Monday, April 28, 2008

Too many people to buy off

In my last post, I wrote the following incomplete passage:
In the popular conception, independence meant owning property; most people were farmers. Economic independence meant political independence. It was widely felt that one could not be "free" if one was economically dependent. For most people, this meant owning land.
There was a lot I left unsaid here, and I fear that the effect is misleading and undermines the overall point of the piece. I should have taken more time to expand on it. If people, ordinary people, believed that one could not be truly independent if one did not own property, where does that leave us? How is their conception one that should inspire us? When we learn rules that require the ownership of property, don't we instinctively think they are wrong? I know I do. I can remember in my youth being indignant upon first learning that the true beneficiaries of the American Revolution, of the new "democracy", were the propertied classes, that the system was never meant to be broadly democratic, etc.

In any event, Terry Bouton's Taming Democracy helped me to understand better why people would link economic independence with political independence in the first place, but it also discusses their movement beyond the notion that only property owners should be able to vote or take part in the political process. I should have noted that, though many colonial Americans were indeed farmers (and could be said to "own" land), many were not. There were numerous artisans and laborers and apprentices (not to mention slaves, of course). It was felt that these sorts of people would be pressured by their employers or landlords to vote a certain way. It is in this way that they would have been said to not be "politically independent". Even so, with the more radical 1776 Pennsylvania constitution nearly all adult men could vote (including free black men), with the removal of all property requirements. Here is Bouton:
This opening represented a dramatically new way of thinking about voting and citizenship. In the past, governments had focused on limiting the franchise to adult men who own sufficient property because it was thought that only those with property could be truly “independent” citizens. Governments had disenfranchised propertyless “dependents,” whom it was thought would vote as their landlord, employers, or creditors directed. It was said that preventing dependents from voting would keep wealthy men from corrupting the political system. As Pennsylvanians broke from Britain, they also abandoned this old way of thinking about voting. The new focus was to protect against corruption by giving the vote to men who held little or no property. The idea was that an expanded electorate would protect against corruption better because, with so many voters, there would be too many people to buy off. At the same time, it was thought that allowing ordinary folk to vote would give them the power they needed to get access to money, credit, and land and become independent. And with property in many hands, it would be even harder for the affluent to control political life. There were remnants of the old thinking in this new ideal: Pennsylvania’s revolutionaries still considered the propertyless a possible threat. But they now believed that giving the vote to ordinary folk was the only way to keep the wealthy in check. (pp. 53-54)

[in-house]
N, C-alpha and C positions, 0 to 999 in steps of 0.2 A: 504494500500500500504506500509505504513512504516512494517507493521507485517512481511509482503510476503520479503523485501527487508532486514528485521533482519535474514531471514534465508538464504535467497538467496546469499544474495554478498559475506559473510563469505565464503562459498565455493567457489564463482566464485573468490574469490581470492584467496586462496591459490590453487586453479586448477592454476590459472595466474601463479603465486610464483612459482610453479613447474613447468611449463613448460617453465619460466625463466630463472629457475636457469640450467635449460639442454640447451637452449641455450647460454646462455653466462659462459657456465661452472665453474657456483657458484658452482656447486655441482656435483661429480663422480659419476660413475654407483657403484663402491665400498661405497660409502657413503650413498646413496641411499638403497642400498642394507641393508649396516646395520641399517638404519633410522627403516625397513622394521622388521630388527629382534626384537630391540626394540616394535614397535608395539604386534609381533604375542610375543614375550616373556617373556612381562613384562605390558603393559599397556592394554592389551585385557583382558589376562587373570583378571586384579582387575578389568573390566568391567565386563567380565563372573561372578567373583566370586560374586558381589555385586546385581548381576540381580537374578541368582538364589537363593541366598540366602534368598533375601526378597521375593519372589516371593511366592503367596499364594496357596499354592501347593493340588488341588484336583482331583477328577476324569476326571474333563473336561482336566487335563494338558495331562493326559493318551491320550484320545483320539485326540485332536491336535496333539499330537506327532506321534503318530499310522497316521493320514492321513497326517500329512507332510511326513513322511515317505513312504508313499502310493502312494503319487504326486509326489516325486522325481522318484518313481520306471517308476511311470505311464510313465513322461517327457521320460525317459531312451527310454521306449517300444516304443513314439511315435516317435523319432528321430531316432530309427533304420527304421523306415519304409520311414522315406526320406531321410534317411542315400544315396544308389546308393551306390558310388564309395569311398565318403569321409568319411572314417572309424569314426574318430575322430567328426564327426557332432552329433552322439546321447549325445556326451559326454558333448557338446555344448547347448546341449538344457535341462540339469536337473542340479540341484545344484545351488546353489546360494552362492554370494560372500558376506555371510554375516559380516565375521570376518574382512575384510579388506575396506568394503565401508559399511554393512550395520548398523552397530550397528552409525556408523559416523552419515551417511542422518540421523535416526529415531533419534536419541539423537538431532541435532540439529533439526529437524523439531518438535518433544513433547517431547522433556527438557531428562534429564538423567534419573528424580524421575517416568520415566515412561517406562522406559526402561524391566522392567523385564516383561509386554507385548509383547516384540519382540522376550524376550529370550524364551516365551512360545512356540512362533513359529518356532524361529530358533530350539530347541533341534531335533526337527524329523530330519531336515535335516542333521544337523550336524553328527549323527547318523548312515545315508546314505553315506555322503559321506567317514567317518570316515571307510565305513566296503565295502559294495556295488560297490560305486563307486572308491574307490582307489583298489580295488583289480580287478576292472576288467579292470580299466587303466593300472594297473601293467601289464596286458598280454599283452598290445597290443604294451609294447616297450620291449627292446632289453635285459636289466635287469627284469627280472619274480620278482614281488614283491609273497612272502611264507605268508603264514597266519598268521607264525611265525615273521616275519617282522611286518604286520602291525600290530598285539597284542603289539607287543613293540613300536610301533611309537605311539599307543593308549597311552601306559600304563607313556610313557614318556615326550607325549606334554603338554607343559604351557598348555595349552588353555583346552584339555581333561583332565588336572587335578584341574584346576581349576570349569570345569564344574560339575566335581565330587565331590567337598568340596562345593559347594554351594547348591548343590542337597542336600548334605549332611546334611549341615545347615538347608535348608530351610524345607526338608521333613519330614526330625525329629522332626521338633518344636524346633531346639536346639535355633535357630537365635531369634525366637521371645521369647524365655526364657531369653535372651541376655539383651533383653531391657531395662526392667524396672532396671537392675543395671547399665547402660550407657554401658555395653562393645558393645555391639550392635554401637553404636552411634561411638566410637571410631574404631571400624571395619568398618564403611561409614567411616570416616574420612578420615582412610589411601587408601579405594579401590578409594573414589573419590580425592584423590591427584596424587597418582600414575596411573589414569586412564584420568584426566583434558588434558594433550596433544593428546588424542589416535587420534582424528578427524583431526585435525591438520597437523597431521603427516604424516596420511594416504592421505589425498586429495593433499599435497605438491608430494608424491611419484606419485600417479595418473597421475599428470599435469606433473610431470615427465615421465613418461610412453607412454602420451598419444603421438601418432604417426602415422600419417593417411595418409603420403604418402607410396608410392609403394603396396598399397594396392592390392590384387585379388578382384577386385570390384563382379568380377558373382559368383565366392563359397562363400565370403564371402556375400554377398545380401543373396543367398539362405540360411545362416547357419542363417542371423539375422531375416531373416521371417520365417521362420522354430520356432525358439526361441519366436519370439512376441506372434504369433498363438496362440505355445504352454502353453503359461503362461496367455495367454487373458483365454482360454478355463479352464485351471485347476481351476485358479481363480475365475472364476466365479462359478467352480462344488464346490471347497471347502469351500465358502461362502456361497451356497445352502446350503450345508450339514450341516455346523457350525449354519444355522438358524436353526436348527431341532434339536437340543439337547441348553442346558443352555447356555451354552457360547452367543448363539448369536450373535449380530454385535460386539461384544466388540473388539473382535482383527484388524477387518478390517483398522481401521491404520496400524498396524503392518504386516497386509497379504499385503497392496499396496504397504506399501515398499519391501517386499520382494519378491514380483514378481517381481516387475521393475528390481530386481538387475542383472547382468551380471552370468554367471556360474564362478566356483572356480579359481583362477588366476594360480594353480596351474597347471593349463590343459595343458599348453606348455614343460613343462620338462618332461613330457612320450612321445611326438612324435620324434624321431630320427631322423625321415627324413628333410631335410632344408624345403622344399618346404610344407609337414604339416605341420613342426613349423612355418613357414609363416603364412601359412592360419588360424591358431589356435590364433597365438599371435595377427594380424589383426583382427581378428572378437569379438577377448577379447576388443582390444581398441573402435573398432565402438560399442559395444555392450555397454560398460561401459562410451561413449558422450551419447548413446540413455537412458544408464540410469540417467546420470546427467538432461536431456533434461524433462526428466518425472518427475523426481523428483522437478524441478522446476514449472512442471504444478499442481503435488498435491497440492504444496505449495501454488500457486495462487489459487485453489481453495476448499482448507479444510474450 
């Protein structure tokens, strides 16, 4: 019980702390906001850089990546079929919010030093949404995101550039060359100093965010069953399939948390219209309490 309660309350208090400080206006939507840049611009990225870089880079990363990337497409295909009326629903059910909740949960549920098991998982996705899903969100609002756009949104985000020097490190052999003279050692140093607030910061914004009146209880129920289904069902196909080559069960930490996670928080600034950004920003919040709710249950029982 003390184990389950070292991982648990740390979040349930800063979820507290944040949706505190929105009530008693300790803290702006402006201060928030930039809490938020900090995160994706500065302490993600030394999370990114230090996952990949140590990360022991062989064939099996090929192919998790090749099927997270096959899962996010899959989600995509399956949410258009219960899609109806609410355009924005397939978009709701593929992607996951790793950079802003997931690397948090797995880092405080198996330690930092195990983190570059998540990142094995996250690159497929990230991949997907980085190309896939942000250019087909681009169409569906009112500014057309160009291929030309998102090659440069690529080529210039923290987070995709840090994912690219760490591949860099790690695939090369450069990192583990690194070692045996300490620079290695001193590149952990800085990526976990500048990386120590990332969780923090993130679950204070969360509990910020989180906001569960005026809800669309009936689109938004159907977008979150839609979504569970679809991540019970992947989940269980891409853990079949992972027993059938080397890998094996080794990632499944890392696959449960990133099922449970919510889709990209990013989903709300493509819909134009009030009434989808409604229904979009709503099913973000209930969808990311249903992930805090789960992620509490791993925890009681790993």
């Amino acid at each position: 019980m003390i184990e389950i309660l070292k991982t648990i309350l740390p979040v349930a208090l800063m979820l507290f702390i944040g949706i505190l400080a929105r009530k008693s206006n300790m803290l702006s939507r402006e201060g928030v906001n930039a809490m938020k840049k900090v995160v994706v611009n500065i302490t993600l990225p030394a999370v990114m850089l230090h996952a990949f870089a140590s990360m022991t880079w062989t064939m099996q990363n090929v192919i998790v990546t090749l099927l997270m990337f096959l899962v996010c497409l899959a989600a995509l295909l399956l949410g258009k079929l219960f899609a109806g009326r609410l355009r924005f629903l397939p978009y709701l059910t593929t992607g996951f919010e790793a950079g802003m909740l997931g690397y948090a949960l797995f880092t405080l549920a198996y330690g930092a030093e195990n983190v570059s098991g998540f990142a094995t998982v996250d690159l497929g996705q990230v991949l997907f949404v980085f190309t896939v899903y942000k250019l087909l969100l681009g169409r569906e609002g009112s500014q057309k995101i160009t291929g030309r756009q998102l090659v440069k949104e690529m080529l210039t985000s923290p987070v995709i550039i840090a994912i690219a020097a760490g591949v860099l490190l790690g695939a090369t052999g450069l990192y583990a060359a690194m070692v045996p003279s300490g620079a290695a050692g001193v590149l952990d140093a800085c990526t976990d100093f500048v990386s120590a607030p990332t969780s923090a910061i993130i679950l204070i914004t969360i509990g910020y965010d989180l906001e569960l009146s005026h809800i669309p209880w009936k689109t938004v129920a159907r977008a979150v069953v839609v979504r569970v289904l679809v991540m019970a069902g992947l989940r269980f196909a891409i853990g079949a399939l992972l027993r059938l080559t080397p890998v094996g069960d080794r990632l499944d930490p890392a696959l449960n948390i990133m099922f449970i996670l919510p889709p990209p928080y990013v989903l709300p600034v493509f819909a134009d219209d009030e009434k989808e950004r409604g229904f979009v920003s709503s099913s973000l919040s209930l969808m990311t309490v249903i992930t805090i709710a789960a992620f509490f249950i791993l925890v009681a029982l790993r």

I think that fleshes things out a little better, so I'll leave the topic for now. . . (Though I hope to return to the idea that "one could not be 'free' if one was economically dependent".)

1 comment:

CarlD said...

This is interesting, because in the case of the various expansions of the franchise in late 19th/early 20th century Italy, as I understand it, much of the purpose was to dilute popular radicalism and create better 'buy-in' for the ruling elites. I wonder if this is one of those historical processes that went looking for a theory after the fact, or if the difference had to do with the greater entrenchment of elites and lesser prevalence of small-holding in old Europe.